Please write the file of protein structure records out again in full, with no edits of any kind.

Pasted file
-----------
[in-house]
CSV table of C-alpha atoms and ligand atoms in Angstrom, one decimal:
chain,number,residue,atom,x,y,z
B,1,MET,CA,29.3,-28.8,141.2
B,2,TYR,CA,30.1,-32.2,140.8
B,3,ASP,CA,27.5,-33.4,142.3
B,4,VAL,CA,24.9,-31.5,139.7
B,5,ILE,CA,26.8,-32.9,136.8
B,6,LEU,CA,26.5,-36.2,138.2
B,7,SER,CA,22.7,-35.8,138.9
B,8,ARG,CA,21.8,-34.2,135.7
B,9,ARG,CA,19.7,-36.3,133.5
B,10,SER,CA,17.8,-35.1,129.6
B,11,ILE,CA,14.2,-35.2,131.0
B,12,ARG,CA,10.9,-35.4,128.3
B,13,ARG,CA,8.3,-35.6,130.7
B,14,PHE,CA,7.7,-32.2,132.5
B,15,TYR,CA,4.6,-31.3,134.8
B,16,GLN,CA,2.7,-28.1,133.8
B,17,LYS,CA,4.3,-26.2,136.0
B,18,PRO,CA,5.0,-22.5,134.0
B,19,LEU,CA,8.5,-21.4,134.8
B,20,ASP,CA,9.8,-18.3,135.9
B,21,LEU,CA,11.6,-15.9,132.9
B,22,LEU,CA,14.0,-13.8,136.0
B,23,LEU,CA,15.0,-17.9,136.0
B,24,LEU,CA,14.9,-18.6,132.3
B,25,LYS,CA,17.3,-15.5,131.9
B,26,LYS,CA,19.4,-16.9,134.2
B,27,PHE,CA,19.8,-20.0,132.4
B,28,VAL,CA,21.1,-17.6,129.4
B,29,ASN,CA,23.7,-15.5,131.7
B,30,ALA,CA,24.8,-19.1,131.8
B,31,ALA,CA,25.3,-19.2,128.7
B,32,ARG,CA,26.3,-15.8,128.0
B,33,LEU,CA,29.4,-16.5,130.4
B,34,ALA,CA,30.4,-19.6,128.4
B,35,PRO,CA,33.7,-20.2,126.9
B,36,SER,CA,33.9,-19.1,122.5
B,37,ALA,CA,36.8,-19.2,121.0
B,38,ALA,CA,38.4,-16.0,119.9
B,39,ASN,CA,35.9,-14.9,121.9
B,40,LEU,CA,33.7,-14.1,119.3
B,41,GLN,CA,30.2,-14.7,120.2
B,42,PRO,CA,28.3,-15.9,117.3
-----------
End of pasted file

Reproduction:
[in-house]
CSV table of C-alpha atoms and ligand atoms in Angstrom, one decimal:
chain,number,residue,atom,x,y,z
B,1,MET,CA,29.3,-28.8,141.2
B,2,TYR,CA,30.1,-32.2,140.8
B,3,ASP,CA,27.5,-33.4,142.3
B,4,VAL,CA,24.9,-31.5,139.7
B,5,ILE,CA,26.8,-32.9,136.8
B,6,LEU,CA,26.5,-36.2,138.2
B,7,SER,CA,22.7,-35.8,138.9
B,8,ARG,CA,21.8,-34.2,135.7
B,9,ARG,CA,19.7,-36.3,133.5
B,10,SER,CA,17.8,-35.1,129.6
B,11,ILE,CA,14.2,-35.2,131.0
B,12,ARG,CA,10.9,-35.4,128.3
B,13,ARG,CA,8.3,-35.6,130.7
B,14,PHE,CA,7.7,-32.2,132.5
B,15,TYR,CA,4.6,-31.3,134.8
B,16,GLN,CA,2.7,-28.1,133.8
B,17,LYS,CA,4.3,-26.2,136.0
B,18,PRO,CA,5.0,-22.5,134.0
B,19,LEU,CA,8.5,-21.4,134.8
B,20,ASP,CA,9.8,-18.3,135.9
B,21,LEU,CA,11.6,-15.9,132.9
B,22,LEU,CA,14.0,-13.8,136.0
B,23,LEU,CA,15.0,-17.9,136.0
B,24,LEU,CA,14.9,-18.6,132.3
B,25,LYS,CA,17.3,-15.5,131.9
B,26,LYS,CA,19.4,-16.9,134.2
B,27,PHE,CA,19.8,-20.0,132.4
B,28,VAL,CA,21.1,-17.6,129.4
B,29,ASN,CA,23.7,-15.5,131.7
B,30,ALA,CA,24.8,-19.1,131.8
B,31,ALA,CA,25.3,-19.2,128.7
B,32,ARG,CA,26.3,-15.8,128.0
B,33,LEU,CA,29.4,-16.5,130.4
B,34,ALA,CA,30.4,-19.6,128.4
B,35,PRO,CA,33.7,-20.2,126.9
B,36,SER,CA,33.9,-19.1,122.5
B,37,ALA,CA,36.8,-19.2,121.0
B,38,ALA,CA,38.4,-16.0,119.9
B,39,ASN,CA,35.9,-14.9,121.9
B,40,LEU,CA,33.7,-14.1,119.3
B,41,GLN,CA,30.2,-14.7,120.2
B,42,PRO,CA,28.3,-15.9,117.3